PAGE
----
In the tensed atmosphere of the last electoral weekend in the Czech Republic it was quite easy to lose track of a significant issue holding headlines in the US and not only – the Harvey Weinstein sexual misconduct scandal and the overwhelming #metoo global response from women coming forward to tell their stories of harassment and abuse, often at the workplace.
What caught my attention during a Sunday morning reporting by the CNN was a moderated expert discussion around how the alleged abuse could have gone on for so long without anyone coming forward to report it sooner.
A legal expert pointed that numerous companies have their future staff sign quite tough non-disclosure agreements (NDAs), which, in the showbiz industry, often include clauses dealing with what could otherwise be perceived as sexual misconduct and abuse; breaking such an NDA could lead to major economic consequences for those breaking the silence – not to talk about the victim blaming attitude, which still prevents numerous victims from coming forward in such circumstances.
"The HR is paid by the company. That’s why people are afraid to report misconduct."
The discussion then moved from legal aspects to the question: “Yes, but where was the HR? When someone is abused, how comes the victim has no one to go to for advice and support?”
The answer of the expert present in the CNN studio was quite straightforward, very much along the lines: “Because the HR is paid by the company. That’s why people are afraid to report misconduct - they are afraid that the HR will ultimately turn against them.”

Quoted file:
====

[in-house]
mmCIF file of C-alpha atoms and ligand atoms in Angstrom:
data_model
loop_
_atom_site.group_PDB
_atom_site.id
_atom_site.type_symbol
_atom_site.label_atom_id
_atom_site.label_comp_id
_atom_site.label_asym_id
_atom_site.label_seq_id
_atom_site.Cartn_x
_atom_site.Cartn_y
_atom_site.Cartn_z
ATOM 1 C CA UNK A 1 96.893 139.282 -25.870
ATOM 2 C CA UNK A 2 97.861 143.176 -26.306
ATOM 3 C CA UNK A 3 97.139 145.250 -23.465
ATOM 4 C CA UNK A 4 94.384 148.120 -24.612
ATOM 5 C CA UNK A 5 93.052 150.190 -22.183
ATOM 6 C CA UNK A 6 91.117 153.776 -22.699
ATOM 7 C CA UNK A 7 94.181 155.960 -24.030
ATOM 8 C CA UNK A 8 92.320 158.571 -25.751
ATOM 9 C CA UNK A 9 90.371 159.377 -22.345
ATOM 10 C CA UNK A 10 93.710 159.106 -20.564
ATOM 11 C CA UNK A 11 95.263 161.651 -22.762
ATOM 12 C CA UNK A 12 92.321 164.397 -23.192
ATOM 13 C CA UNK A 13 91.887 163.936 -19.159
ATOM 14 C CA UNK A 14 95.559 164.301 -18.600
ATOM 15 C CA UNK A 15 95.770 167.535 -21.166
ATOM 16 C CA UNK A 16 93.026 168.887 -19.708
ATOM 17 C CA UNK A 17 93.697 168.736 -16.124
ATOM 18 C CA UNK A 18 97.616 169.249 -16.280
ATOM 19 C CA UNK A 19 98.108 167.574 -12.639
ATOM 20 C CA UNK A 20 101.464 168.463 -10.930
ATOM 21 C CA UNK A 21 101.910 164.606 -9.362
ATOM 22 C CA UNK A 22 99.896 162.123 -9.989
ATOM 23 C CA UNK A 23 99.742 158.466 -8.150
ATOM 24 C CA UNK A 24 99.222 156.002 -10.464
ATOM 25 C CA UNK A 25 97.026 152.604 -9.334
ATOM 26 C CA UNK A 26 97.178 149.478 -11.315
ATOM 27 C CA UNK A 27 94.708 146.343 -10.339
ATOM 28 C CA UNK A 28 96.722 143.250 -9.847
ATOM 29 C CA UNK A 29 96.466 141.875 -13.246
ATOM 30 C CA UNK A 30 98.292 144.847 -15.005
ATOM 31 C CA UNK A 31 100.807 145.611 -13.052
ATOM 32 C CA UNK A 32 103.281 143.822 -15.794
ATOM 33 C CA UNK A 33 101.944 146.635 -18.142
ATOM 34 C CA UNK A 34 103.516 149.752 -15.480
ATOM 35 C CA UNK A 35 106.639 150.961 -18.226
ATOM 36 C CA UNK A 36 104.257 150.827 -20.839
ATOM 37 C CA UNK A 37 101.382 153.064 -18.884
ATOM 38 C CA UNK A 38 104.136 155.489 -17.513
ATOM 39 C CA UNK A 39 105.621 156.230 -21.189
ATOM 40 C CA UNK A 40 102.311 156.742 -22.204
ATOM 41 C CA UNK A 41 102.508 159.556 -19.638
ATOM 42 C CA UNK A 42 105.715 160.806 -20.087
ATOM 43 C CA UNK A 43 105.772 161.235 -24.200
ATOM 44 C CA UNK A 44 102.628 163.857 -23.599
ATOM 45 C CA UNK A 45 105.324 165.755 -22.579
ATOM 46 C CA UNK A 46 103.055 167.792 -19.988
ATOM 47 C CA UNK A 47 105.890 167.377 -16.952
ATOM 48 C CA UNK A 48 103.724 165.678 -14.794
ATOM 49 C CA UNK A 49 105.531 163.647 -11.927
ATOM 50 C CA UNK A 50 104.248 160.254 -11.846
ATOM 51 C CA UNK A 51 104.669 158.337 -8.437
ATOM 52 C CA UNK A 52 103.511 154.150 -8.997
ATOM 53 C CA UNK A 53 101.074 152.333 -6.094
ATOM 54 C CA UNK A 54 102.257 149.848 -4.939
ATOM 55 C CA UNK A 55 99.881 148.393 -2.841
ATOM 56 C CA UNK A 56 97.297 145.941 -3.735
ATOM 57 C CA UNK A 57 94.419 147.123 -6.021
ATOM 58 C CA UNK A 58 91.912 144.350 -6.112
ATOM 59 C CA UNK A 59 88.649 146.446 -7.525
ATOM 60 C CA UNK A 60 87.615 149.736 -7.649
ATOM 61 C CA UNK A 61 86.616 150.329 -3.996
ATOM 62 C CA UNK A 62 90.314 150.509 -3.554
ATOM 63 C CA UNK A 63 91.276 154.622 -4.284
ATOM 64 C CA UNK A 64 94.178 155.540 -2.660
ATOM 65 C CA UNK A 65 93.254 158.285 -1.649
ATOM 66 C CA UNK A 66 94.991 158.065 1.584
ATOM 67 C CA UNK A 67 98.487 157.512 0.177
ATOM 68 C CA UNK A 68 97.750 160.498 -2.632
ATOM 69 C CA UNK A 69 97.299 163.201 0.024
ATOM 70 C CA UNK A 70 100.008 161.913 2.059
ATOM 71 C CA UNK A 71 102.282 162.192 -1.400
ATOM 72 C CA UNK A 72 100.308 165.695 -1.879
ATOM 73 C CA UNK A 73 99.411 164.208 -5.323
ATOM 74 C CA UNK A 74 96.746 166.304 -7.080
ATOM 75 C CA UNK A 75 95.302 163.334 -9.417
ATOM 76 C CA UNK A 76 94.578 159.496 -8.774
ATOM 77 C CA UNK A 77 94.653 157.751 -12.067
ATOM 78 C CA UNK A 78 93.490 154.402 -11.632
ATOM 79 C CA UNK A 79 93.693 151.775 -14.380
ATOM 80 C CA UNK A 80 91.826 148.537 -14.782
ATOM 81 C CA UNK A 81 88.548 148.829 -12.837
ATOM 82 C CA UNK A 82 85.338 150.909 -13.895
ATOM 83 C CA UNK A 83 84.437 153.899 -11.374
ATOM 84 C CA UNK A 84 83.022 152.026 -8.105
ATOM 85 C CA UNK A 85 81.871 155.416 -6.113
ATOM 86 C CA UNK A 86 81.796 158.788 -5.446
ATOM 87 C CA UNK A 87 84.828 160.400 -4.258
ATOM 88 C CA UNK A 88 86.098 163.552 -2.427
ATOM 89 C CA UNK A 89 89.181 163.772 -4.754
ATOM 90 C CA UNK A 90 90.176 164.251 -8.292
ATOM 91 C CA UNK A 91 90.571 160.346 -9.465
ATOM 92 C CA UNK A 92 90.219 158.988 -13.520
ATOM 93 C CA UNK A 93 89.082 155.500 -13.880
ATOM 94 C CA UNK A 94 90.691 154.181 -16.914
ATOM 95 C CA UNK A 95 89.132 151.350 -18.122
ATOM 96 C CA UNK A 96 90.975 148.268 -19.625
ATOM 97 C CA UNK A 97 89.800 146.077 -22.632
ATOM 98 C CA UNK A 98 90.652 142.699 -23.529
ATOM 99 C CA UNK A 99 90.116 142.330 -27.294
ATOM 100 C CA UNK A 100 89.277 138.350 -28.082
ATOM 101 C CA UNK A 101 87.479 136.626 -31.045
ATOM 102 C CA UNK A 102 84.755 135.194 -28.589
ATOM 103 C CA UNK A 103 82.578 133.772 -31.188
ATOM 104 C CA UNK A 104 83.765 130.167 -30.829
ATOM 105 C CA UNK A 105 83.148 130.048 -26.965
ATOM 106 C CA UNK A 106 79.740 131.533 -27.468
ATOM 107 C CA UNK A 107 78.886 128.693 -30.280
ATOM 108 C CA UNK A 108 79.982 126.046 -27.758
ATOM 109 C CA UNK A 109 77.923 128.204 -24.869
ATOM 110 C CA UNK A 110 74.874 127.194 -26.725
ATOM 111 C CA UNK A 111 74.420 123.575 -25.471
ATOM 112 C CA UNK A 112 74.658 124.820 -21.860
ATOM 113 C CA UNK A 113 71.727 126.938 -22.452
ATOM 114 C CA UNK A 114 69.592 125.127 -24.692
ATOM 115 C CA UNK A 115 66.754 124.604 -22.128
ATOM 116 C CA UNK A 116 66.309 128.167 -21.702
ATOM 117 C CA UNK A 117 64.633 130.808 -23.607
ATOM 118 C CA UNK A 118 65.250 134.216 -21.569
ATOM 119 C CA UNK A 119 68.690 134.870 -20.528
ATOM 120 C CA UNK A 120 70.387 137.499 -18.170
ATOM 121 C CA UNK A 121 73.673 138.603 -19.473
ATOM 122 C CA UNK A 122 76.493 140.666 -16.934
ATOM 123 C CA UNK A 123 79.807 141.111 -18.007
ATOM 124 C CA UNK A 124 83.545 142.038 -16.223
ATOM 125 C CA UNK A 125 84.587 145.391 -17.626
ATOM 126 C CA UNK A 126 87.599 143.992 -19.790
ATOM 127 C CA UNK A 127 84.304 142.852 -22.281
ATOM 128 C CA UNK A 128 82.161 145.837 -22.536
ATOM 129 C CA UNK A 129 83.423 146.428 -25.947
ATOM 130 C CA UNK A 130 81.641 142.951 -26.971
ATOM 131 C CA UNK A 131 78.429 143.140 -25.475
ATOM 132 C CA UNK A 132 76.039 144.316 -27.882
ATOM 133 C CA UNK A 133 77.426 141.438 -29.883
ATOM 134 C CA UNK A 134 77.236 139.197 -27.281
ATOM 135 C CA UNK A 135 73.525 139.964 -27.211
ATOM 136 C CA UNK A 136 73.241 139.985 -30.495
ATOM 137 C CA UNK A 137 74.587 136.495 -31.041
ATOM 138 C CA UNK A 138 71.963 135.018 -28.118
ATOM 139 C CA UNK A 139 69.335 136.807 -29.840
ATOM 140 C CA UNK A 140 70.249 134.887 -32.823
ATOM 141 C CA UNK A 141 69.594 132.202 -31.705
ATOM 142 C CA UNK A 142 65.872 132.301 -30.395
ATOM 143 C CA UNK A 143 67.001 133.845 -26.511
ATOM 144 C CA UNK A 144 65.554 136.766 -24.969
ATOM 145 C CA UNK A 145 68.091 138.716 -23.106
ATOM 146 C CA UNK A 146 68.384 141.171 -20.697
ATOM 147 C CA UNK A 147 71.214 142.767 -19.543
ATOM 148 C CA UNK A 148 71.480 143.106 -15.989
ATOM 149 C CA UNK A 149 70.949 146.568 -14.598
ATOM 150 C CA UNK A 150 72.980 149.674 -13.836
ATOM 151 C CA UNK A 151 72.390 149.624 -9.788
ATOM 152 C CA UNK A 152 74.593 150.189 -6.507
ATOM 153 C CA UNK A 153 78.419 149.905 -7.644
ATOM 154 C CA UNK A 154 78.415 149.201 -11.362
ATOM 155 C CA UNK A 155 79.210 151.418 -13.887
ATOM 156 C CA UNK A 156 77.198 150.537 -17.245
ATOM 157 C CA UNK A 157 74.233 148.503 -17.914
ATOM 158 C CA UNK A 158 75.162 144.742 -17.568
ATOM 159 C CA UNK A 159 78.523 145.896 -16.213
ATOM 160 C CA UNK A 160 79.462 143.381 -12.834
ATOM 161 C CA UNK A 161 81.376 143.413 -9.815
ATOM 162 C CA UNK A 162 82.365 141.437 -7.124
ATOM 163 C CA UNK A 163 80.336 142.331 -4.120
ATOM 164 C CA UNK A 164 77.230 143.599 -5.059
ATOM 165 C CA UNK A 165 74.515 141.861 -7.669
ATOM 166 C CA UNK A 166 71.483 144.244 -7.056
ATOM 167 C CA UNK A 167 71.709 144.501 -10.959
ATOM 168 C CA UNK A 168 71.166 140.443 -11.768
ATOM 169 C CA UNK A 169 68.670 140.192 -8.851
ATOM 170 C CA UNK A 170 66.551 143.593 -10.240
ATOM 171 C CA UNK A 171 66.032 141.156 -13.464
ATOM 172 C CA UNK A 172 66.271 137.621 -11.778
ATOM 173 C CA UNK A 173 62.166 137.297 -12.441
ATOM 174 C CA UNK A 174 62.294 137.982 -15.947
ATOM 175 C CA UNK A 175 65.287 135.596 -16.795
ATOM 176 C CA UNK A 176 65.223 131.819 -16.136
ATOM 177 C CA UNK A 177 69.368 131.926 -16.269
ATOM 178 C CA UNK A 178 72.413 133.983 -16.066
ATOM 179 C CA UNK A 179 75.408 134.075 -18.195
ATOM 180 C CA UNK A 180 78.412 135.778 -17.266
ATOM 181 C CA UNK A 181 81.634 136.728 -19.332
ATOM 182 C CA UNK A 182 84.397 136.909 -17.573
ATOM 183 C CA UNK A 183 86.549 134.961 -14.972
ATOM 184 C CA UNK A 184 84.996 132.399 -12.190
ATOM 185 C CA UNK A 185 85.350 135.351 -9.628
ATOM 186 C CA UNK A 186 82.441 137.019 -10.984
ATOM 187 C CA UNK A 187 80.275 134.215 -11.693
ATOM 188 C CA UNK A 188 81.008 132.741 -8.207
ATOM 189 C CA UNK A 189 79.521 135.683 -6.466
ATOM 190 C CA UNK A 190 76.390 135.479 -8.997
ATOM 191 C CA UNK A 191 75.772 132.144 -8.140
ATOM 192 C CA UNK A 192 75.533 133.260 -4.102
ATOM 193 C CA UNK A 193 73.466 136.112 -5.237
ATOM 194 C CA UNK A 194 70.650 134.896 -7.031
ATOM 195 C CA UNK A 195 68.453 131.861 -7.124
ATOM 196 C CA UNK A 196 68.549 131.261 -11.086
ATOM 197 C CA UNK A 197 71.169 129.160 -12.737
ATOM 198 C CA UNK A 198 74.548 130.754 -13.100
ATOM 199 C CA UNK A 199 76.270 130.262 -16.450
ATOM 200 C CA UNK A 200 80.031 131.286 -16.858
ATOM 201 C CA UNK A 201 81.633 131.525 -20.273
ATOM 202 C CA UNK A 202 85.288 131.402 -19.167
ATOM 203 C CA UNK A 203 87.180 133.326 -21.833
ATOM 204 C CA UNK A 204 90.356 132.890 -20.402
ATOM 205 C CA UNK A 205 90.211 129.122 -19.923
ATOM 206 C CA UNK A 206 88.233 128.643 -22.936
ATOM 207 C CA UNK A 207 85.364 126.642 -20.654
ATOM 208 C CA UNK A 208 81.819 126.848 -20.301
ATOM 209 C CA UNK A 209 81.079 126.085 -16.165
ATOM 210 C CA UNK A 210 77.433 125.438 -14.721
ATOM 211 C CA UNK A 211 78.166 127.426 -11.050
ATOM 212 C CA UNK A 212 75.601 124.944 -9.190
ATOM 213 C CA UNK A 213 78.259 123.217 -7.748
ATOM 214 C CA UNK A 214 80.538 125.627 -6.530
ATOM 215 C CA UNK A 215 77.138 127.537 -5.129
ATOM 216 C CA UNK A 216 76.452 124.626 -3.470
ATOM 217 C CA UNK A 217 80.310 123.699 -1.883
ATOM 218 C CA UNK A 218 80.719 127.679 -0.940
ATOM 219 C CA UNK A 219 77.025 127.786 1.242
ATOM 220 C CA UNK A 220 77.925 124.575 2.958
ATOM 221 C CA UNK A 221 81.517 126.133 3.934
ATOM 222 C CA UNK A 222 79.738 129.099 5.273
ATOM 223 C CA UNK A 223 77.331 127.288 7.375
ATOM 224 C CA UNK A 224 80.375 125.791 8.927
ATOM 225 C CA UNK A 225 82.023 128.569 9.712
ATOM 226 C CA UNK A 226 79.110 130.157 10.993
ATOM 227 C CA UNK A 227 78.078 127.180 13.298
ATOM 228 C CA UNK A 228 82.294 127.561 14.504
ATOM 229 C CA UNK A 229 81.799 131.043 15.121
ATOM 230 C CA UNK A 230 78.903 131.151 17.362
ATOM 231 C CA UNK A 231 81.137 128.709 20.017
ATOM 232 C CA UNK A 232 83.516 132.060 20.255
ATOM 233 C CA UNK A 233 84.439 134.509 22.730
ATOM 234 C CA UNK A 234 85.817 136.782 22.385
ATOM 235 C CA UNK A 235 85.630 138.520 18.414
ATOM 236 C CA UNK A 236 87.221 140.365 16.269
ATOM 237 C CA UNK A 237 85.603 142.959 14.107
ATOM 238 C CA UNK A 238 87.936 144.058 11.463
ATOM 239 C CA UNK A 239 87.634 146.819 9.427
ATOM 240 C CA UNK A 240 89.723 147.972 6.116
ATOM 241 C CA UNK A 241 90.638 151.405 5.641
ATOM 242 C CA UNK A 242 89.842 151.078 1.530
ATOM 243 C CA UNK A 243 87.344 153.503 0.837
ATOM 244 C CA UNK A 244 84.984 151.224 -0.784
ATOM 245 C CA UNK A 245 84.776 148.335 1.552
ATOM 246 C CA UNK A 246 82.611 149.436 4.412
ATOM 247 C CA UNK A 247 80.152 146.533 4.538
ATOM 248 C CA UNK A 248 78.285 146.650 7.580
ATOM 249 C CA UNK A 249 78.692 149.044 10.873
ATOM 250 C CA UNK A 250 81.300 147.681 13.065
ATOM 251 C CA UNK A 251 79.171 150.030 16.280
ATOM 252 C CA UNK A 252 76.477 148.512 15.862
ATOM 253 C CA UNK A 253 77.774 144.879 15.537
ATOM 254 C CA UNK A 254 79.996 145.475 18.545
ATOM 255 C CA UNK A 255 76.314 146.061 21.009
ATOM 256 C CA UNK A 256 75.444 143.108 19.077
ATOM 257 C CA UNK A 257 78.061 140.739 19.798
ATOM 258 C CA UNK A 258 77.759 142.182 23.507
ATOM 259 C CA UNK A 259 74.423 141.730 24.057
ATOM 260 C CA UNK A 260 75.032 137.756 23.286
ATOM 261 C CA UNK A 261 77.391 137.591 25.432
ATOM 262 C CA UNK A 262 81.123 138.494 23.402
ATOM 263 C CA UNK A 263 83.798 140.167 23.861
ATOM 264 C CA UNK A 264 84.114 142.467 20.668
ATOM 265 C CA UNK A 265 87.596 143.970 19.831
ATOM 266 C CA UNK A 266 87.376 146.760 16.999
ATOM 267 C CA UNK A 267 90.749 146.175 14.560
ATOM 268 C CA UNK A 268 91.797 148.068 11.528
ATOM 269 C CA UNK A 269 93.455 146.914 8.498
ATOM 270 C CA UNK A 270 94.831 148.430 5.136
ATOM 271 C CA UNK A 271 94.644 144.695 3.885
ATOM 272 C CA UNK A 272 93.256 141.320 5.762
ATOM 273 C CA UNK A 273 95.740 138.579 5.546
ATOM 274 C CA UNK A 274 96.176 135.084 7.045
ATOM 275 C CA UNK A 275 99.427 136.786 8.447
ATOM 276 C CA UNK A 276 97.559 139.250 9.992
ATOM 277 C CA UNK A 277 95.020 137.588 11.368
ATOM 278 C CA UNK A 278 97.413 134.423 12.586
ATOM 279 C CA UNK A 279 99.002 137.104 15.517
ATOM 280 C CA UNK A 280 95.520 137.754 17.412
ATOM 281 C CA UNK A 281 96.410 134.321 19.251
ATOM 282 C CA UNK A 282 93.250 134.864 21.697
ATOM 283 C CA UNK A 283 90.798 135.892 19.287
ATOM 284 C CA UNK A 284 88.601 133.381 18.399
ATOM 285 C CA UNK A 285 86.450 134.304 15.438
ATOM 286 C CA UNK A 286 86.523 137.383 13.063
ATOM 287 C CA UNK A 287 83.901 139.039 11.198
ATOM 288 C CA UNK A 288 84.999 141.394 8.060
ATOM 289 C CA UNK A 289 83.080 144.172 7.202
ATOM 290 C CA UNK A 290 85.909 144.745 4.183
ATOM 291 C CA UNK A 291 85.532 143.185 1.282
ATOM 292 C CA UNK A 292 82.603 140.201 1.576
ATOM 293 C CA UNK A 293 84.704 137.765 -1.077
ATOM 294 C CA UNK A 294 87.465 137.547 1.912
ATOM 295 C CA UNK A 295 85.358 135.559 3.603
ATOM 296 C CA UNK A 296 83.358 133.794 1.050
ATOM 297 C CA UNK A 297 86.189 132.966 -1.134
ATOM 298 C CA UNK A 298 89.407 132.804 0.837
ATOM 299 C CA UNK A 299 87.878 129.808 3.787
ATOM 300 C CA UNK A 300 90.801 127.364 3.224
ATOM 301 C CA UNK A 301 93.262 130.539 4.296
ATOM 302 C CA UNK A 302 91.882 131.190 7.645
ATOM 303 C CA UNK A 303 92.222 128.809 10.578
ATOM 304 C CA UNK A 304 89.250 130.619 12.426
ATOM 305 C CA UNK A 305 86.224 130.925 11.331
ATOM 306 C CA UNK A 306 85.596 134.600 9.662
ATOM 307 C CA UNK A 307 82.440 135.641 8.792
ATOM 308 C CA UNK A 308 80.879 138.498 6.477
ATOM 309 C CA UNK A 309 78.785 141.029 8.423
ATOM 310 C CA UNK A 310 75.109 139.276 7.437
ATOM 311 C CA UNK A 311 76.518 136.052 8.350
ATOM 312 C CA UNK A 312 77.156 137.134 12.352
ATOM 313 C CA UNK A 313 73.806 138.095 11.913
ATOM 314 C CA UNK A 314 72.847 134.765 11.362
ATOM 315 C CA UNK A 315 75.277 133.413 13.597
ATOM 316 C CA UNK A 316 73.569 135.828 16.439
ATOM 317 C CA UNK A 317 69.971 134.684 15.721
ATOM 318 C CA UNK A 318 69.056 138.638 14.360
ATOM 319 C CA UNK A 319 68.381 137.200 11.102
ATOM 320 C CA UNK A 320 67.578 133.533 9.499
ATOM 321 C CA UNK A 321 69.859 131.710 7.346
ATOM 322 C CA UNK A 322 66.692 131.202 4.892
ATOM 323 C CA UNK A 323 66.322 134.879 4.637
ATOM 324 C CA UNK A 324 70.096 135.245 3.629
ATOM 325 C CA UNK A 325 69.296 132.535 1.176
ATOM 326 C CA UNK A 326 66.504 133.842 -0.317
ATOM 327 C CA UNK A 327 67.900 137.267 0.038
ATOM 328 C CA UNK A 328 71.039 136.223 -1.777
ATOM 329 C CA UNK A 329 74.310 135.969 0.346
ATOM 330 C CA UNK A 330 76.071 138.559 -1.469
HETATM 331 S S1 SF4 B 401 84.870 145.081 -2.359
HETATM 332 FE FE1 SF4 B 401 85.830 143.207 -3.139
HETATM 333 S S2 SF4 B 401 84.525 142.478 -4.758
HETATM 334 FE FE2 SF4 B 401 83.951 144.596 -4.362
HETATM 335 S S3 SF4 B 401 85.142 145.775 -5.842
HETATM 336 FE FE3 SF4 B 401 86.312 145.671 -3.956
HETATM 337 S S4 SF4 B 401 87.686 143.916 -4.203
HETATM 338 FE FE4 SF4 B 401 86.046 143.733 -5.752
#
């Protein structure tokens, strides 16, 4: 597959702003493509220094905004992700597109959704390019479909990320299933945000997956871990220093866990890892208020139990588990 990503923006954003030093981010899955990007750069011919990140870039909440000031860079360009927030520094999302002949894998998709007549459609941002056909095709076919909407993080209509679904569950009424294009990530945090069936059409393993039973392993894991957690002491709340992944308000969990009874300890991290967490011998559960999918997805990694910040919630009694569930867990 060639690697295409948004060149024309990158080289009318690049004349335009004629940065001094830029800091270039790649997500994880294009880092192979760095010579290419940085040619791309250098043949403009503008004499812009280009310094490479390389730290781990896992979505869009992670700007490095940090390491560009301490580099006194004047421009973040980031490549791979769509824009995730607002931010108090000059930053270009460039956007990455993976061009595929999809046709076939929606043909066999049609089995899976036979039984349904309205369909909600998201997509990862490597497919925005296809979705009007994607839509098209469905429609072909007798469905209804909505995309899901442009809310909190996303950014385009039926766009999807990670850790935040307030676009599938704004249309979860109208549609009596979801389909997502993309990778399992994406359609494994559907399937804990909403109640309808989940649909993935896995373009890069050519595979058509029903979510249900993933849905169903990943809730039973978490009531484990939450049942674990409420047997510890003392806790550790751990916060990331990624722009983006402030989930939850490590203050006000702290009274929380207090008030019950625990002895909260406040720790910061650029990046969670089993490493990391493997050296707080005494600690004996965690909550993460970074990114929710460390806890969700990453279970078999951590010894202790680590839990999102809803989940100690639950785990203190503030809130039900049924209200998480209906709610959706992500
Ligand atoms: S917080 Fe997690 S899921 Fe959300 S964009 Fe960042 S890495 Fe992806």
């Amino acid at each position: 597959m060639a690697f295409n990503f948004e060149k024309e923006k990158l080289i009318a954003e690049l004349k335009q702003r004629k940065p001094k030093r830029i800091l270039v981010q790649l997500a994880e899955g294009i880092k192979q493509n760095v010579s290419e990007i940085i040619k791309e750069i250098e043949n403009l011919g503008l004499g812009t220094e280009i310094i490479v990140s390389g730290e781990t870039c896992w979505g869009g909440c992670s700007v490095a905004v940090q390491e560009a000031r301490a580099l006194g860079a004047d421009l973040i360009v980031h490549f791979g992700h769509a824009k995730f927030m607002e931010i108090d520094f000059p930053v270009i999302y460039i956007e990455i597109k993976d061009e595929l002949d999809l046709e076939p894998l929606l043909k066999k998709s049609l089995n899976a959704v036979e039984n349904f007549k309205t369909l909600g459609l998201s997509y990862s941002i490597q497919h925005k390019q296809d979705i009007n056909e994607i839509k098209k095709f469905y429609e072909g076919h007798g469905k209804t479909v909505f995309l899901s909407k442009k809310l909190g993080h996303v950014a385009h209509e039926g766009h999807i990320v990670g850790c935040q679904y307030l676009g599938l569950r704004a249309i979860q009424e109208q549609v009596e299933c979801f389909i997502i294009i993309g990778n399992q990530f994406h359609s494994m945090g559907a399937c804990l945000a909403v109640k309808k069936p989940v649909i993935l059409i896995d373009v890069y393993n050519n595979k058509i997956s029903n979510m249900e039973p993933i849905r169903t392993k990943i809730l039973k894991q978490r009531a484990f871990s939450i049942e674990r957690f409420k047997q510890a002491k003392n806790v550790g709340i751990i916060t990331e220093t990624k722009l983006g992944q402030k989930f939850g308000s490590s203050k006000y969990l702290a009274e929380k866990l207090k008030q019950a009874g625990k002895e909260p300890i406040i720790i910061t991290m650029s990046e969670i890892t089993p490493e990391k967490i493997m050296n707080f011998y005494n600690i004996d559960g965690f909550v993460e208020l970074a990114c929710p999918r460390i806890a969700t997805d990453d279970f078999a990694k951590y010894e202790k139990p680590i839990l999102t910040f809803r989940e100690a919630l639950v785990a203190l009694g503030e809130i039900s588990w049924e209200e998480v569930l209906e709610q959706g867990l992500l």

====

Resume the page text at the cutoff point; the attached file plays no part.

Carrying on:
Beyond the massive noise of the Weinstein scandal I get a feeling that this issue is pointing at something much deeper, which is the presence – or lack of – courage within HR departments to stand up for what is suitable and acceptable behavior, mainly from the company leadership, when someone down the ranks brings issues of potential abuse to their attention.
I think we can all agree that HR is so much more than processes. It really, really is about people. Can you imagine that a member of your staff – any member of your staff - cannot come to you in full trust for guidance and support? How can we really even start talking about employee attraction, engagement and retention if bottom line issues such as providing a feeling of safety, human decency and respect for your people at the workplace can be put under question?
Today HR people are the guardians of people's trust in a company – if trust fails, the company will fail.
The key to preventing such issues is in my view two-fold:
- Communication, communication, communication: Constantly talking at all levels within the company about what harassment, abuse and unacceptable behavior is and what the consequences for engaging in such behavior are.
- Emotional intelligence: By raising the level of emotional intelligence with your people you help them to understand where they really stand and the impact of their behavior on their environment. It can be as simple as mirroring to someone that what they consider “a joke” is, for someone else, abuse. Or that certain outfits simply don’t belong to the workplace. By cultivating your people’s self-awareness, self-mastery, empathy and social skills you support your people to make healthier decisions in all aspects of their work and life. Ultimately, the benefits that you will reap go way beyond preventing abuse – in the end you will enjoy a more mature company culture, driven by individuals who genuinely operate on boundaries and mutual respect.
Yet that cannot be achieved without raising the emotional intelligence of the HR staff first. If HR people are too afraid to confront abusers, or if they are more concerned with keeping their job than doing their job, there is toll to be taken by such behavior on the whole HR industry, which needs to be pointed at and called for what it is.